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No loss in translation

One thing I can’t get my head around in Bollywood films is all that swapping between Hindi and English. Breaking into English seems to happen for a few reasons: speaking to English people; indicating social class; characters giving it a bit of attitude; for gratuitous dramatic emphasis, writes Phil Hoad.

india Updated: Oct 24, 2012 21:14 IST
Phil Hoad

One thing I can’t get my head around in Bollywood films is all that swapping between Hindi and English. Breaking into English seems to happen for a few reasons: speaking to English people; indicating social class; characters giving it a bit of attitude; for gratuitous dramatic emphasis. The last three apply in the preppy new comedy Student of the Year (SOTY), about the lengths ridiculously chiselled students go to get ahead at the ridiculously chipper St Theresa’s high school, where English is obviously part of the heritage. But one usage in the film stands out: the title.

Having an English title is a sign that a film has aspirations. I’m always amazed that so few Bollywood films translate their titles when they’re distributed abroad — this tiny, simple tweak could do so much to extend their reach beyond Hindi speakers. The studios bother to subtitle their films for export — presumably for second-generation immigrants and curious foreigners — so why not extend the effort to some of the overall marketing as well? SOTY is a typical 21st-century Bollywood blockbuster, its weave from the same garish MTV-borrowed pattern that is part of youth culture everywhere now. The title seems like a good place to advertise that.

But barely any take that first step. A weird resignation has settled that non-Indian audiences aren’t fundamentally interested: in Britain at least, Bollywood films are rarely screened to the mainstream press, so they don’t get reviewed much. Critic Peter Bradshaw informs me that dominant distributor Eros International stopped press screening several years ago because film prints often arrive in Britain almost on the day of release. Of course, the 25 million-strong worldwide Indian diaspora is the priority. Every article I’ve written about Bollywood draws comments on how its cinema is too culturally alien to appeal to anyone else. But that gap will never be bridged in the West. I’m convinced the crossover market is there, with today’s audiences more ethnically mixed. Subtitles aren’t the dealbreaker they once were: 49 such films crossed the £1m mark in Britain in the noughties, where that figure was nine in the 90s.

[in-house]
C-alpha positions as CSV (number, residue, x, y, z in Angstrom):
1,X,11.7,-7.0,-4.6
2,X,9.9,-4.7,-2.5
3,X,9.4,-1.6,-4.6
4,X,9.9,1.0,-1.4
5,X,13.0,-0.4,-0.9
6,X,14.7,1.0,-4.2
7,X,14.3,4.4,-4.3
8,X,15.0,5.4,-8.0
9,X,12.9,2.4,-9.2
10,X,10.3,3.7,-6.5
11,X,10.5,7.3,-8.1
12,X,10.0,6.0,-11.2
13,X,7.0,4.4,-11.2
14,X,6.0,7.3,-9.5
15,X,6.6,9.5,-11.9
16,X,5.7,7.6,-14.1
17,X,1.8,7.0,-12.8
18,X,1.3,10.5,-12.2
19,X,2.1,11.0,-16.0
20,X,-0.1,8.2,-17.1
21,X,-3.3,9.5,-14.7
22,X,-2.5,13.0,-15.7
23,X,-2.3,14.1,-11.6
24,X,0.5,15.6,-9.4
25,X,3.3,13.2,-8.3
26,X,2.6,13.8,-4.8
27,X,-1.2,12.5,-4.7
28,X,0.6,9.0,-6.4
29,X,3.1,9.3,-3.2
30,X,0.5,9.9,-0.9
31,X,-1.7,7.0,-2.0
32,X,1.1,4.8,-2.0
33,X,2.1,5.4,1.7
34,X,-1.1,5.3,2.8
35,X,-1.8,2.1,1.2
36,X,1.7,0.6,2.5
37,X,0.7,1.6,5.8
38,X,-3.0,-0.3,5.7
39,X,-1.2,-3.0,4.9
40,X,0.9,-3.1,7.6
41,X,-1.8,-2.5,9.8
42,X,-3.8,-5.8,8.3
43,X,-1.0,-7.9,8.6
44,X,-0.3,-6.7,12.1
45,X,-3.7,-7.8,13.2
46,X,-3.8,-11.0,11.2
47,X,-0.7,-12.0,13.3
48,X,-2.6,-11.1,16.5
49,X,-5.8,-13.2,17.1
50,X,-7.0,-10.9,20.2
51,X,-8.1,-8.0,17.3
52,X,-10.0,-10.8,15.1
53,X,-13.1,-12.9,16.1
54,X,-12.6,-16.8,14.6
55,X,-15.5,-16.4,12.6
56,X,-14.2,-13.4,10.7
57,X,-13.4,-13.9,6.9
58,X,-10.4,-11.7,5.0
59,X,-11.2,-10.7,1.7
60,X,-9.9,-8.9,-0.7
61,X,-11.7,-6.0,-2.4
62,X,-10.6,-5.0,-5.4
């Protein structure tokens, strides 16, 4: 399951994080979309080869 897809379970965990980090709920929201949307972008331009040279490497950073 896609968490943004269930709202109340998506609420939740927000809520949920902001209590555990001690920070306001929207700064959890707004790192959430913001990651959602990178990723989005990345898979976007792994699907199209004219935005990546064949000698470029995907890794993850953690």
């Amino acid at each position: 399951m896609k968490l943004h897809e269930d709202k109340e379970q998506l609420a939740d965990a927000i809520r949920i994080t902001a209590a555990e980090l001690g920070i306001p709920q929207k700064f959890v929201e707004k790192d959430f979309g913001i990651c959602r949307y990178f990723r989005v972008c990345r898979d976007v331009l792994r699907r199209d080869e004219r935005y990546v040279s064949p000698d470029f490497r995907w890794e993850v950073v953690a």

After all, it’s the big Indian players who have talked in recent years about the way forward for Bollywood: that it needs to turn its attention to the global mainstream, and Hollywood’s stranglehold over it. There have been the occasional mild breakouts, such as 3 Idiots ($72m worldwide) and My Name Is Khan ($42m).

But it strikes me that, just by marketing its regular output more directly, Bollywood could quietly achieve much higher visibility day-by-day. Even with the 150-minute runtime, the irrepressible urge for manufactured song-and-dance, the full pony-show, SOTY still has a basic daffy exuberance that, with a Hollywood-scale marketing budget, can cross cultural boundaries: the Indian Glee, maybe? That kind of marketplace muscle is all Bollywood’s globally streamlined breed is lacking now: last year’s Goa crime thriller Dum Maaro Dum, and this year’s Kahaani were as multiplex-ready as anything from Hollywood.

There’s still the matter of the titles, of course. I can understand why Bollywood is reluctant to translate: it might dilute the impact of its existing marketing and alienate the Hindi-speaking faithful. But, set against the talk of becoming a global operator, that shows the true, half-metamorphosed state of where the Indian industry is now. Perhaps it needs to follow the plot of another recent release, English Vinglish, whose laddoo-making Maharashtra housewife decides, because of the mockery of her family, that it’s time to take English classes. Unfortunately, first impressions do still count.

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